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I'm a complete non-chemist, so I don't know how to calculate this, or even what to google for (my searches yielded esoteric research papers). I'm doing some hobby experiments, and I'd like to know what approximate timeframe to expect for relatively pure (distilled or double distilled) water left in open air at around 24 °C/75F to reach whatever the pH equilibrium point is (I read around 5.5 somewhere).

I'm not looking for a giant equation please, just a quick approximate number. Thanks

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Assume you have poured your distilled water in a 1 liter container.

We write the flux of $n_{\ce{CO2}}$ between air towards your container, as $$ J_{\ce{CO2}}=\frac{dn_{\ce{CO2}}}{dt}\times\frac{1}{A}=\frac{d[\ce{H2CO3}]^{*}}{dt}\times\frac{V}{A} $$ where $n_{\ce{CO2}}$ is the number of ${\ce{CO2}}$ moles in water, $A$ the water surface and $V$ the water volume. Assuming $\ce{CO2}$ atmospheric pressure equal to $10^{-3.5}\,atm$, we obtain the concentration $[\ce{CO2}]_{air}$ approximately equal to $10^{-5}\,M$ (the latter value obtained via $PV=nRT$).

We call $[\ce{H2CO3}]^{*}$ the sum of $[{\ce{CO2}}]_{water}$ and $[\ce{H2CO3}]_{water}$ concentrations in water: at the beginning, we set it equal to $0$. Note that $[\ce{H2CO3}]^{*}$ could be reasonably written as:

$$ [\ce{H2CO3}]^{*}\approx[{\ce{CO2}}]_{water} $$

indicating that the majority of carbon dioxide in water is not converted into carbonic acid, being the kinetics for such a conversion very slow, as pointed out by @Nicolau Saker Neto, .

By expressing $J_{\ce{CO2}}$ as:

$$ J_{\ce{CO2}}=\frac{D_{{\ce{CO2}}}}{Z}\times ([\ce{CO2}]_{air}-[\ce{H2CO3}]^{*}) $$

with $D_{\ce{CO2}}$ the diffusion coefficient of ${\ce{CO2}}$ equal to $7.2\times10^{-4}\,dm^{2}h^{-1}$and $Z$ the thickness of superficial layer through which the exchange occurs. For the latter, we take $40\times10^{-5}\,dm$.

Putting previous equations together (with $A/V=1\,dm^{-1}$), the following is obtained:

$$ \frac{d[\ce{H2CO3}]^{*}}{dt}=1.8\times10^{-5}-1.8\times[\ce{H2CO3}]^{*} $$ which yields:

$$ [\ce{H2CO3}]^{*}=1\times10^{-5}(1-e^{-1.8t}) $$

The graph below shows that about $2$ hours later, a plateau is established, for $[\ce{H2CO3}]^{*}= 1\times10^{-5} M$.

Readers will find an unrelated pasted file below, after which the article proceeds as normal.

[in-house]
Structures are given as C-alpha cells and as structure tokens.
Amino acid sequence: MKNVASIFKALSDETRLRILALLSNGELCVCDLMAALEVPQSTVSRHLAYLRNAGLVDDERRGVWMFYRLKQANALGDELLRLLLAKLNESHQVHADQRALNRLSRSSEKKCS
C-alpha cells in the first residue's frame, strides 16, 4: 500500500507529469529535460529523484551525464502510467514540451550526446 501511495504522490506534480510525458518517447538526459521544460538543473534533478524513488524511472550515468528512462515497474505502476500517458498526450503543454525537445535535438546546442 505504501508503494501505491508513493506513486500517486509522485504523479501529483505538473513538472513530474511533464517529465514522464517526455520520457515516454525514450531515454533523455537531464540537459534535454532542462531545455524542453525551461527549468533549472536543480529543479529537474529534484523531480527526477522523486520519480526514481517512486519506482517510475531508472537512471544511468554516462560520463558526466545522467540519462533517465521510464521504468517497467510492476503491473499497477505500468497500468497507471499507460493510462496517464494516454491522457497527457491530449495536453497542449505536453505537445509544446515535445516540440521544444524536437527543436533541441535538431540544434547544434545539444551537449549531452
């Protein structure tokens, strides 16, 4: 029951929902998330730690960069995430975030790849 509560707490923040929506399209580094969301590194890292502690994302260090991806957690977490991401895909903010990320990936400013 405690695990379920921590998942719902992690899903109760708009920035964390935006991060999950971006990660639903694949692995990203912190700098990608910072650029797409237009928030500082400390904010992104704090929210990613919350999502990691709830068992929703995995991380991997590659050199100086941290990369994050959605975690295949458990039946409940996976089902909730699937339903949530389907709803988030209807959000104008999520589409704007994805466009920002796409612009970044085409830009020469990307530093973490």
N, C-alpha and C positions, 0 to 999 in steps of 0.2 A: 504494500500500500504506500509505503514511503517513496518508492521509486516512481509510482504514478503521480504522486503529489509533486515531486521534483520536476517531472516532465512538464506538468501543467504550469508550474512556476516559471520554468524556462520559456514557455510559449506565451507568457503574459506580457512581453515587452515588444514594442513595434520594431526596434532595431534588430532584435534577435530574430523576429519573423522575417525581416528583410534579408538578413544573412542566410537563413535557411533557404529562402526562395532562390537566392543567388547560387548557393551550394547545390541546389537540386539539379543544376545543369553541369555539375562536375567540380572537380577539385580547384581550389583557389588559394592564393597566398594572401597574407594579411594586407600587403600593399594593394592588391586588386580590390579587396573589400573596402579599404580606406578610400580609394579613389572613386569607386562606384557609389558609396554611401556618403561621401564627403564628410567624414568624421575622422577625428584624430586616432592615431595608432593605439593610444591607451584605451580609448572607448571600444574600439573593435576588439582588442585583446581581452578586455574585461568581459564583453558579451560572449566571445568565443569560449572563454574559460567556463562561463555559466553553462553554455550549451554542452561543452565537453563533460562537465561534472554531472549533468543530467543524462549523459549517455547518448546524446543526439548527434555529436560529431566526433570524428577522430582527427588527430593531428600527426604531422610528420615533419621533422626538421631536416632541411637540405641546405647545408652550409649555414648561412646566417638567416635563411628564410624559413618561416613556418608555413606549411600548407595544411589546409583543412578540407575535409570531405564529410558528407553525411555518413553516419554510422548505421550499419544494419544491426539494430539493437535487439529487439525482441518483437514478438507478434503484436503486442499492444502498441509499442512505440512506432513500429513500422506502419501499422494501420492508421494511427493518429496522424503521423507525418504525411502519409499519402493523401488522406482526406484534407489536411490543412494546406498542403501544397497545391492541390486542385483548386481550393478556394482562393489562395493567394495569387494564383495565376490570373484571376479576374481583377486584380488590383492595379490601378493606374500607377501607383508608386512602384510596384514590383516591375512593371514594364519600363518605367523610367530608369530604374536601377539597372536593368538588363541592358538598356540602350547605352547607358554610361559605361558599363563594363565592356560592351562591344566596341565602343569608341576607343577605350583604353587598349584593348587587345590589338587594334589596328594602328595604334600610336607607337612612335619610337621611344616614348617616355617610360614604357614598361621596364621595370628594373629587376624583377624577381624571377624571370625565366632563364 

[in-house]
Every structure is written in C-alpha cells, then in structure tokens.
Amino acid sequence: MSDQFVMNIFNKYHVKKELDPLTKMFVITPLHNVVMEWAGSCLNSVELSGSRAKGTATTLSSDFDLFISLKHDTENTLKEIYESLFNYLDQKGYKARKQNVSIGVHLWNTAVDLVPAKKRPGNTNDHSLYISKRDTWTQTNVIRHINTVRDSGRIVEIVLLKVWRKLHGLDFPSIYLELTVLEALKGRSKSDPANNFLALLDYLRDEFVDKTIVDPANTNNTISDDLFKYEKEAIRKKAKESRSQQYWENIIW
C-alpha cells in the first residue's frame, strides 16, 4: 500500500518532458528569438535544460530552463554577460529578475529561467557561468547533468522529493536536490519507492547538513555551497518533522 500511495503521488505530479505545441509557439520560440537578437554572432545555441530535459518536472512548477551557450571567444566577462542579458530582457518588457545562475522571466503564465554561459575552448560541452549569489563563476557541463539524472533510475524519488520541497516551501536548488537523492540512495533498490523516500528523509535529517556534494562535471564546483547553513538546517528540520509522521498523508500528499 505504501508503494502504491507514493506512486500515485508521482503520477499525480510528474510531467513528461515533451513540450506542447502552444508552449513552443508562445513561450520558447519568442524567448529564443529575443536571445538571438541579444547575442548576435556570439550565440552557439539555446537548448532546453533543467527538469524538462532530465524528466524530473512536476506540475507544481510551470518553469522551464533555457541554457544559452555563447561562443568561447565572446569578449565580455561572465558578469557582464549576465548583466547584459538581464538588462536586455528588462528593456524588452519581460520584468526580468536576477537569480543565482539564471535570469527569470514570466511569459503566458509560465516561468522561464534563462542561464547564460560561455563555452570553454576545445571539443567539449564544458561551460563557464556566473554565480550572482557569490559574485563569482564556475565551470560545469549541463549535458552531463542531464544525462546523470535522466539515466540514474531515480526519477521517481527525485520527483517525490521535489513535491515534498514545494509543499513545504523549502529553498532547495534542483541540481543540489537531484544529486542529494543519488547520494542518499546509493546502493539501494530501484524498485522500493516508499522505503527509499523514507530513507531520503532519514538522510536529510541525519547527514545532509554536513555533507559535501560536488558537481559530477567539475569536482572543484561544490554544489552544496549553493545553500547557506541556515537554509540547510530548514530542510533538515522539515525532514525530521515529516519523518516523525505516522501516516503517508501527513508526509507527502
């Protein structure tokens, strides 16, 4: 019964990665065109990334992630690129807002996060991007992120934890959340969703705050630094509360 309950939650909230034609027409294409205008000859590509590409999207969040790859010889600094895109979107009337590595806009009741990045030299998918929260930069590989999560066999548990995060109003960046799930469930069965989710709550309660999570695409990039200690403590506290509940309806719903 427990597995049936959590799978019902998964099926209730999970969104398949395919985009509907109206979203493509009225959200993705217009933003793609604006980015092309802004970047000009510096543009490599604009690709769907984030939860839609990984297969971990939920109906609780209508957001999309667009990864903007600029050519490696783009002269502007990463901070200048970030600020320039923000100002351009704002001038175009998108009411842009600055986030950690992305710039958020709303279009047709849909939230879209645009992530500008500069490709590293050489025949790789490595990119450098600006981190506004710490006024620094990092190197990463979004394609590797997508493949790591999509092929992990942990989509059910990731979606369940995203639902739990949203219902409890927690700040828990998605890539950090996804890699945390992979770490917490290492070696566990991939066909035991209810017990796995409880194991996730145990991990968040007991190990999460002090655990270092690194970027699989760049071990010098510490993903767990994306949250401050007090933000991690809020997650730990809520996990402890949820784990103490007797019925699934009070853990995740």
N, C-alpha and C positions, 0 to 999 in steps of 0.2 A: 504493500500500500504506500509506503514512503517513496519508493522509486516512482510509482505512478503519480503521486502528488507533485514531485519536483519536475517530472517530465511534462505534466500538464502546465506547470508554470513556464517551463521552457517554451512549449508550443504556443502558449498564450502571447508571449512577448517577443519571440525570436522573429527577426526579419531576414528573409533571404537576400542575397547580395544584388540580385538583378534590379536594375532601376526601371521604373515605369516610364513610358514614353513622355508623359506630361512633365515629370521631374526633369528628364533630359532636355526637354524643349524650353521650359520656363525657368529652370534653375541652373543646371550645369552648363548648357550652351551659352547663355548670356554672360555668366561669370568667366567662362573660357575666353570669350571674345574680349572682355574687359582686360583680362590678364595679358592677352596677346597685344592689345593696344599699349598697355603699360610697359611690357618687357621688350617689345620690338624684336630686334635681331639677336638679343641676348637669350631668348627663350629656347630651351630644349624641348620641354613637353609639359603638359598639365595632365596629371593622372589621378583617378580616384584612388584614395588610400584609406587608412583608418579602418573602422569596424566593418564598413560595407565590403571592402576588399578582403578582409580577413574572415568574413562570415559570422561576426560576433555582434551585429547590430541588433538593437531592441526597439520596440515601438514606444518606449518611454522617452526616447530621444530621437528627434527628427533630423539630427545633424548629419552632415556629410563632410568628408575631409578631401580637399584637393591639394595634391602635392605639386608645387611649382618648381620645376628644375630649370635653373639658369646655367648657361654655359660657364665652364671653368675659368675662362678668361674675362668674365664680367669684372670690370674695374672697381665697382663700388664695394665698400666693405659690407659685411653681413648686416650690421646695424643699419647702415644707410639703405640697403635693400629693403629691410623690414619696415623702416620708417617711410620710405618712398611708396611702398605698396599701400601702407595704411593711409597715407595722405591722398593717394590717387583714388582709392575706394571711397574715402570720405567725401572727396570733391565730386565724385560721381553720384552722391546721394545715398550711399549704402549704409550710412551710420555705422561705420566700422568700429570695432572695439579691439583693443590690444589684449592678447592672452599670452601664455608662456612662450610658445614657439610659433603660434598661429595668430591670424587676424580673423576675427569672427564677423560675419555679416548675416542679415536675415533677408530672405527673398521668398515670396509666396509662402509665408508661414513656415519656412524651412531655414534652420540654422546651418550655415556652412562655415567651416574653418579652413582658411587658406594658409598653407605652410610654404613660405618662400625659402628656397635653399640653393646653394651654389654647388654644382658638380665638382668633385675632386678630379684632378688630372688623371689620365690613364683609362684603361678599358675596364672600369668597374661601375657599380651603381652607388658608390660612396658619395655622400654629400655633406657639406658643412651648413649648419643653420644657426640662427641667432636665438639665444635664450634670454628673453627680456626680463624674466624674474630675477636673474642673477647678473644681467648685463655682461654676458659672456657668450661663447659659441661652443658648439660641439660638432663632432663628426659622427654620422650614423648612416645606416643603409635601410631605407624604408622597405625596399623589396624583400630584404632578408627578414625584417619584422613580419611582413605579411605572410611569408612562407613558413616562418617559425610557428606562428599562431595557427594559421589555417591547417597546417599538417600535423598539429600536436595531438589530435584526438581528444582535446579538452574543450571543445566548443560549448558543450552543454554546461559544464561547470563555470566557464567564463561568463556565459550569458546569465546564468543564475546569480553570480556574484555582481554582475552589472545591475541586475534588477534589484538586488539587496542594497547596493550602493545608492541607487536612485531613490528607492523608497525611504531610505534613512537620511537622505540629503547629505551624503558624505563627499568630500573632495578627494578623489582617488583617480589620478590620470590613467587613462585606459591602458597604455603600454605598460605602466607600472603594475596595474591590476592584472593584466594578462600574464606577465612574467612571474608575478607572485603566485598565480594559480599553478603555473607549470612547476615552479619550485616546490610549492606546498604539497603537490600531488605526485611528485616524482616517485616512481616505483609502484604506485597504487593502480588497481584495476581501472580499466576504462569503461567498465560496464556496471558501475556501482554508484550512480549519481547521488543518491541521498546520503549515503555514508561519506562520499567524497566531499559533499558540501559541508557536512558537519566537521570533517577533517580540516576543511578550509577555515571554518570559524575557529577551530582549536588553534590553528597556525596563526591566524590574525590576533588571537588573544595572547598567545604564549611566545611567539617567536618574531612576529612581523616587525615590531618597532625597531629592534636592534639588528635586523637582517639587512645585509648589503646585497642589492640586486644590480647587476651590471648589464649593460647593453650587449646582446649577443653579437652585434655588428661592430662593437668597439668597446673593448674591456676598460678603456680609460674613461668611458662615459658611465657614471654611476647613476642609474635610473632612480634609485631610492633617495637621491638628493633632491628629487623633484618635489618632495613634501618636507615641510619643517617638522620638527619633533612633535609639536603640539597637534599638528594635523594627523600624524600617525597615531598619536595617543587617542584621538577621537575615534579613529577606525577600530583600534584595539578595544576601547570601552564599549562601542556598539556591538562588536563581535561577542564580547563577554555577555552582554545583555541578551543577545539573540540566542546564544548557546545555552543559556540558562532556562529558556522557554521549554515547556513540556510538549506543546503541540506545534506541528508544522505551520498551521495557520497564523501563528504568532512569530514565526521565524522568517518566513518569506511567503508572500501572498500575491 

By considering the acid-base equilibrium ($pK_{a}=6.3$): $$ \text{H}_{2}\text{C}\text{O}_{3}^{*} \ce{<=> HCO3- + H+} $$ we obtain a $\text{pH}=5.7$, at the plateau.

enter image description here UPDATE 1: the value for $Z$ has of course a big impact on time. A larger value will increase the time needed to reach the plateau. I have used $40\times10^{-5}\,dm$, considered a "typical value" by the authors of this book (sorry in French, page 181, 3rd edition). Any more accurately derived value for $Z$ is welcome !

UPDATE 2: I used the notation $\text{H}_{2}\text{C}\text{O}_{3}^{*}$ to represent the two species $\ce{CO2}$ and $\ce{H2CO3}$, in water.

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    $\begingroup$ I'm not too good with diffusion and kinetics, but this answer seems to assume that acidification of pure water is limited by the diffusion of $\ce{CO2}$ into the liquid. However, the actual reaction $\ce{CO2 + H2O → H2CO3}$ is quite slow, having a rate constant of $0.039\ s^{-1}$. Do the reaction kinetics have no impact on the acidification speed? $\endgroup$ – Nicolau Saker Neto Mar 12 '14 at 23:52
  • $\begingroup$ @NicolauSakerNeto Definitely you are right: I should have used (and I will do) the notation $[\ce{H2CO3}]^{*}$ as suggested by en.wikipedia.org/wiki/Carbonic_acid to indicate the overall concentration of the two species, $\ce{H2CO3}$ and $\ce{CO2}$, the latter being definetely dominating, as you say. But this will not alter the final $\text{pH}$, being $\ce{CO2}$ pressure the only factor, determining the composition of the solution (en.wikipedia.org/wiki/…) $\endgroup$ – mannaia Mar 13 '14 at 7:30

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